UFC women's bantamweight linchpin Ronda Rousey undoubtedly loathes her coaching nemesis on The Ultimate Fighter Season 18, Miesha Tate.
But the fact that Rousey and Tate simply hold a bona fide disdain for one another doesn't mean the duo should rightfully draw comparisons to some of the most riveting rivalries in sports.
Deeper and more heated feuds exist in virtually every sport, and truth be told, the Rousey-Tate conflict doesn't even embody the most captivating rivalry in MMA.
Here are three reasons the Rousey-Tate quarrel pales in comparison to the most deeply layered disputes in sports.
Unlike some of the most anticipated showdowns between the most hated counterparts—like the Yankees-Red Sox, Packers-Bears, Lakers-Celtics, Canadiens-Maple Leafs—fans only have one memory of a brief scrap between Rousey and Tate.
In the case of the most coveted rivalries, fans from multiple generations can swap stories, compare statistics and spark general arguments in regards to the state of their particular conflict.
Granted, Rousey and Tate have exuded a true sense of disgust for each other thus far on TUF 18, and their relationship certainly won't take a turn for the better by season's end. However, the drama they've built from their fight in Strikeforce and their time together on TUF doesn't really put them in a league with the historically rich Ohio State-Michigan, Steelers-Ravens or even Red Wings-Blackhawks rivalries.
Furthermore, it'd be difficult to make a case to place any current feud related to combat sports at the top of the list of fan favorites, unless of course a pair of fighters squared off in three or four epic "Fight of the Year"-caliber clashes.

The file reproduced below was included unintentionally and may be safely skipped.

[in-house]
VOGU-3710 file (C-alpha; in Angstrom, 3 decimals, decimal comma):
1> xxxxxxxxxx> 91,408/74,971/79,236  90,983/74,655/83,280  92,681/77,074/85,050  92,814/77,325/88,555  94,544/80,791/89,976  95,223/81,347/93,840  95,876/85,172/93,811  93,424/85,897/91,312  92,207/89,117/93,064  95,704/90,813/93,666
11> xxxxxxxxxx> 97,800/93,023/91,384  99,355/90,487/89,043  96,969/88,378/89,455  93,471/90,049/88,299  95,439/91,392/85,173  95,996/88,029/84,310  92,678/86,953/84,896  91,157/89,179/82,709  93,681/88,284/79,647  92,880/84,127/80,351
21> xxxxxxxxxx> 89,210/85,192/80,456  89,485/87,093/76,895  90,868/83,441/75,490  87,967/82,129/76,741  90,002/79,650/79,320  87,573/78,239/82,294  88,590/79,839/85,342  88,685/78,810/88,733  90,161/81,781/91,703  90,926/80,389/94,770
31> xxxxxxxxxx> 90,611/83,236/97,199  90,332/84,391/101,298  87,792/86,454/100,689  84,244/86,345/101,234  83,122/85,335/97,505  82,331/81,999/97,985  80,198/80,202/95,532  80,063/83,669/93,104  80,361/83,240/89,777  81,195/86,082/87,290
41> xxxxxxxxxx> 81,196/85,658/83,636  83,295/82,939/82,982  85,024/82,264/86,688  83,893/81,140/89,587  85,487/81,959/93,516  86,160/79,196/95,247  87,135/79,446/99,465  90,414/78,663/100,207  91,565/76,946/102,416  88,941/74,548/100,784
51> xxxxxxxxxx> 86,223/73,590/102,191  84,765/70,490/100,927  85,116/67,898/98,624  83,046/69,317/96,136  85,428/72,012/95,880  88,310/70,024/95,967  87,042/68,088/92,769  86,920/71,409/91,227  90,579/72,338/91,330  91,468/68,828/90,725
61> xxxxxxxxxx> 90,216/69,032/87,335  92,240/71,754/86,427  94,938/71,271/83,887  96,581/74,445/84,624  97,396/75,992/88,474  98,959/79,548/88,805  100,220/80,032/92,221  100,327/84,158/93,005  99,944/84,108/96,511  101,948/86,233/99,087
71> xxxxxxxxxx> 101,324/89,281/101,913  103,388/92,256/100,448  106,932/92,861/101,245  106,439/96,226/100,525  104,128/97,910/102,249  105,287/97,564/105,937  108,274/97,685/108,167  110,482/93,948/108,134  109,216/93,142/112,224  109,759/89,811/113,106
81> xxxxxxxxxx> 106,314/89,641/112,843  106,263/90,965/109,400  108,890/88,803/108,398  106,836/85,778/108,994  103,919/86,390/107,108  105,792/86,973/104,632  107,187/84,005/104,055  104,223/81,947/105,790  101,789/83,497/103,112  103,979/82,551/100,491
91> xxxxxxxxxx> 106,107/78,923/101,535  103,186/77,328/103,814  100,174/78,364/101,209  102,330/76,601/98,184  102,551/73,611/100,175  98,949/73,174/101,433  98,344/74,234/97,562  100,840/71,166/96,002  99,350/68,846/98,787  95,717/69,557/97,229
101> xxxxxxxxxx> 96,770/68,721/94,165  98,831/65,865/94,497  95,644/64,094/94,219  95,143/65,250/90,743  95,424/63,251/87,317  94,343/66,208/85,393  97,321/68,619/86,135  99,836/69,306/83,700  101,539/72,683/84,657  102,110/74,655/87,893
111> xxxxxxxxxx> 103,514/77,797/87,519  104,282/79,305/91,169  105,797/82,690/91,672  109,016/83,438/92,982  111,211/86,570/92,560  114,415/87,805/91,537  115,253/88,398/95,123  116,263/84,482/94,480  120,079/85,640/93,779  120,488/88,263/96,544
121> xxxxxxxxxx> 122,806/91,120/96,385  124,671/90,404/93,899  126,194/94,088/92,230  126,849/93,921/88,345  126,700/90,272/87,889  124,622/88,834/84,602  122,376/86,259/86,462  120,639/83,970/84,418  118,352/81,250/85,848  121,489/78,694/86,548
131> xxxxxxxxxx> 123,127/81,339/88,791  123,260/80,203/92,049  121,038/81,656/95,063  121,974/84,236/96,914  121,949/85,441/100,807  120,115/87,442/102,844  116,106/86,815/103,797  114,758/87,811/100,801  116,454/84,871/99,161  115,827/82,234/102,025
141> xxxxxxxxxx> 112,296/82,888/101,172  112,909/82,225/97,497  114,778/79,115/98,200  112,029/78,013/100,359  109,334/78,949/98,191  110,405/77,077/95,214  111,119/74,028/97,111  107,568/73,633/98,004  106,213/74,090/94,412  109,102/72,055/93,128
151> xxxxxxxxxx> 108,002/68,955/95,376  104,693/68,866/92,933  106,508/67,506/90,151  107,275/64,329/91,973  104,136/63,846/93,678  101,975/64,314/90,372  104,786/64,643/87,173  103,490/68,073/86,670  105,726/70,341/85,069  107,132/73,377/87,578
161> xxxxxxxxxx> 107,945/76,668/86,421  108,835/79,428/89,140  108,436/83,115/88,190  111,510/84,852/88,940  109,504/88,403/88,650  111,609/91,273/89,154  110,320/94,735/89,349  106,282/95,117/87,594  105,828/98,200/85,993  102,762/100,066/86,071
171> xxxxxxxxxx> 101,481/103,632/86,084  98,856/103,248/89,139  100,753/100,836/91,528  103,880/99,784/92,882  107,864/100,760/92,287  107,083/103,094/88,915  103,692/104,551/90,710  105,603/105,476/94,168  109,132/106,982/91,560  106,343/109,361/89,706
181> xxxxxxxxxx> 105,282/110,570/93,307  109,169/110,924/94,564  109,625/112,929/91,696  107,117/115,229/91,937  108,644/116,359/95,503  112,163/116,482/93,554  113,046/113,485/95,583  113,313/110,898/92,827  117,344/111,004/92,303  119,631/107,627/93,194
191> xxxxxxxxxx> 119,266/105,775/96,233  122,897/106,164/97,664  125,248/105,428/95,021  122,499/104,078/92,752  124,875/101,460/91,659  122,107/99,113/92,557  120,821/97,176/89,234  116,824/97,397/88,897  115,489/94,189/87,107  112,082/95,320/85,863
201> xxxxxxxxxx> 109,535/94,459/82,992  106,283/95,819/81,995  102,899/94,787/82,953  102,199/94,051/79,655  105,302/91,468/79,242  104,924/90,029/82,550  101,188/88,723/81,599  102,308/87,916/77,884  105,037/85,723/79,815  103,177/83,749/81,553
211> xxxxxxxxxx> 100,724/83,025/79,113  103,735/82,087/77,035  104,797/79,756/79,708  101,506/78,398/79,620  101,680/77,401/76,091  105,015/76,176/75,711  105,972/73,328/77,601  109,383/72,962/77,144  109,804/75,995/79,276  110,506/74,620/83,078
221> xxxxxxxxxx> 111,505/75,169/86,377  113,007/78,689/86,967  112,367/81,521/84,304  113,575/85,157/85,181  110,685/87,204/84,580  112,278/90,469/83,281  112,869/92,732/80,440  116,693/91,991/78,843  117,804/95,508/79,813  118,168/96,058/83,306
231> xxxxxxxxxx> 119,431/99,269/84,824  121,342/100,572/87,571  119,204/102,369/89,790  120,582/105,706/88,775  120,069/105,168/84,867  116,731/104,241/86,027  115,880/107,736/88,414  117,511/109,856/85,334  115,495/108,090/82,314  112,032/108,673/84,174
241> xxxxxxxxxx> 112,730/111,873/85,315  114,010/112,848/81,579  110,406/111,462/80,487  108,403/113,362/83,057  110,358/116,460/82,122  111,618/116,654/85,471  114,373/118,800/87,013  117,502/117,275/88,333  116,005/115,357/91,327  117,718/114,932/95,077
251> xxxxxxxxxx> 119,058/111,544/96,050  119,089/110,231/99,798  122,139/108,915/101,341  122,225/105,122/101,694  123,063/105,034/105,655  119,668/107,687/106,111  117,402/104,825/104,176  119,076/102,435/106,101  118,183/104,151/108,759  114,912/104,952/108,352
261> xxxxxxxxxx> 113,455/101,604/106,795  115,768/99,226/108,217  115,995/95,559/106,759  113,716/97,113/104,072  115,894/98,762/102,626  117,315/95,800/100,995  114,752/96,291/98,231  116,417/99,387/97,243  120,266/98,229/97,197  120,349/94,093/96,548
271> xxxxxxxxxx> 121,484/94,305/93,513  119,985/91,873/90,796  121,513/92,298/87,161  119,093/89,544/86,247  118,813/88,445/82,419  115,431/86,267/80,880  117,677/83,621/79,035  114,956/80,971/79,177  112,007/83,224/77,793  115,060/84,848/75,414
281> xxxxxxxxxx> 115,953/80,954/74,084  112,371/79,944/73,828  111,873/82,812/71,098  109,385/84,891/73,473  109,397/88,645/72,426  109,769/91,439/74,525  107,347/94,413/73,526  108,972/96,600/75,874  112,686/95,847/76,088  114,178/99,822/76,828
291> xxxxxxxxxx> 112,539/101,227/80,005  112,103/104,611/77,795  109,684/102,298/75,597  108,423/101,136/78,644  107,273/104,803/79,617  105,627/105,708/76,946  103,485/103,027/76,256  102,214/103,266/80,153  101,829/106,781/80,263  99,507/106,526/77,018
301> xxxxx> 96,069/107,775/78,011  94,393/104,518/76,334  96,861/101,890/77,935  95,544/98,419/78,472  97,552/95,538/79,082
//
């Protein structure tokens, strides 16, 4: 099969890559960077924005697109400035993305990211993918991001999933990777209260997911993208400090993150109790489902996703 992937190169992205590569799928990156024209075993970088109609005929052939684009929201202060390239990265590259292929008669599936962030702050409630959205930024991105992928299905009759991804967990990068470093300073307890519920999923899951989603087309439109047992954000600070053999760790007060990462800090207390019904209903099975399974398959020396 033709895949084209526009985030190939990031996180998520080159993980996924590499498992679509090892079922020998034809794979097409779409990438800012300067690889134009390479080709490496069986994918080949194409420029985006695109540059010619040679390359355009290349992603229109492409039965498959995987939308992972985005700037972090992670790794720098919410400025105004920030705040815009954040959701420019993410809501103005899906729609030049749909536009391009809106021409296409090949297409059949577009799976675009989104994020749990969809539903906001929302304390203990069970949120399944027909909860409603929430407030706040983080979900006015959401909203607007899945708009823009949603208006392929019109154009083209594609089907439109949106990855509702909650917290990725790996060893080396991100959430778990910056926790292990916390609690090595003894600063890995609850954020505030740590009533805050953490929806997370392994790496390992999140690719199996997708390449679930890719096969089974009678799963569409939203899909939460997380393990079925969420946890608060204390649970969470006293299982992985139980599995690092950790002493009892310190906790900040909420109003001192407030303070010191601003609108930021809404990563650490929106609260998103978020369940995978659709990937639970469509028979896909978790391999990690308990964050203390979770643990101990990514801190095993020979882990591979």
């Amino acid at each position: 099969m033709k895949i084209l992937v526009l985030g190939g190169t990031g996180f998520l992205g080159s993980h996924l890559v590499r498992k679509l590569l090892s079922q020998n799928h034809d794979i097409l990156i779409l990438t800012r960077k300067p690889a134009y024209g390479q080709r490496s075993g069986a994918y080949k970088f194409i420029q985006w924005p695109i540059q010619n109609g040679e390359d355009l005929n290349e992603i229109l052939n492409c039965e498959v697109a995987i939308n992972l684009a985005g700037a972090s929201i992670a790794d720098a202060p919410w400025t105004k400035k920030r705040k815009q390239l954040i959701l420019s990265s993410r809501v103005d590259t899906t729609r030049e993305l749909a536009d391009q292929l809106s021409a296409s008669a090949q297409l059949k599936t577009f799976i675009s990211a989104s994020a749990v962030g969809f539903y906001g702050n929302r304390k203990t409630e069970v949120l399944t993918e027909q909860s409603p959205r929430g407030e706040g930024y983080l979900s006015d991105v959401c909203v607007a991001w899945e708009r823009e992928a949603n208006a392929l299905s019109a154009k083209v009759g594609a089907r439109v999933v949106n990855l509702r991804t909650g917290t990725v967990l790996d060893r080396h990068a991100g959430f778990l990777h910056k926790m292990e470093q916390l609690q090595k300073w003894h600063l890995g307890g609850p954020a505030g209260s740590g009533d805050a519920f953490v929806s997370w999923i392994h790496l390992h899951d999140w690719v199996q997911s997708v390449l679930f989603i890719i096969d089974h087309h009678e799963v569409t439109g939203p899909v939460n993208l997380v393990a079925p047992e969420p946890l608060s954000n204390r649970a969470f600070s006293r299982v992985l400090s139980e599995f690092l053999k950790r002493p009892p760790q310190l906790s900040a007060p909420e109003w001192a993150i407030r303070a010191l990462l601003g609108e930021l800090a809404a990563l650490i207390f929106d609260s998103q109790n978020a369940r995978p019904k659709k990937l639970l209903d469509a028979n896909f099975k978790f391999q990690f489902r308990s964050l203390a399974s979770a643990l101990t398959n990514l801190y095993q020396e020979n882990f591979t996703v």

Although highly awaited trilogies like Dominick Cruz-Urijah Faber or Junior dos Santos-Cain Velasquez could change this theory in the near future.
While Tate flashed glimmers of greatness in the early going of their March 2012 meeting, Rousey wasted little time taking complete control of their 135-pound women's title bout at Strikeforce: Tate vs. Rousey.
Rousey not only outstruck Tate, 43-11, the UFC bantamweight champ landed each of her three takedown attempts, passed Tate's guard four times and hit a reversal.
On her second gruesome armbar attempt, Rousey, who dislocated Tate's elbow with the first try, wrenched on the challenger's arm unmercifully until finally inducing a tap late in the first round.
Tate armbarred the fading Julie Kedzie in her next bout before getting TKO'd in brutal fashion by Cat Zingano at The Ultimate Fighter Season 17 Finale.
Zingano's thrashing of Tate slightly minimizes the value of the Rousey-Tate dispute, especially since "Cupcake" only landed a role as a coach opposite "Rowdy" because of a Zingano ACL tear.
Until Tate proves that she can hang with the likes of Rousey and Zingano, this quarrel will remain second-rate, like that of the since-faded rivalries of Anderson Silva-Chael Sonnen or Chuck Liddell-Tito Ortiz.
Rousey has triggered significant strides in women's MMA by persuading UFC president Dana White to institute a 135-pound women's division in November 2012.
Rousey did so simply by displaying an extraordinary blend of talent, aggression and grace, impressing White and convincing him that women belonged in a sport traditionally laden with men.
Less than a year later, Rousey facilitated an equally groundbreaking development in women's MMA when she was selected to coach opposite Cat Zingano on The Ultimate Fighter Season 18.
But even with the monumental changes in the sport, women's MMA has yet to truly hit its stride or come close to reaching its climax.
Stars like Rousey, Tate, Zingano and Liz Carmouche will continue to market the weight class, and large crops of talent will eventually sprout to fatten the bantamweight division and ultimately expand it into multiple classes.
After all, no expert would argue that women's MMA can compare in popularity to the most beloved sports. With that in mind, the Rousey-Tate rivalry shouldn't even garner consideration as one of the most heated rivalries in sports, at least until they genuinely pay their dues as pioneers.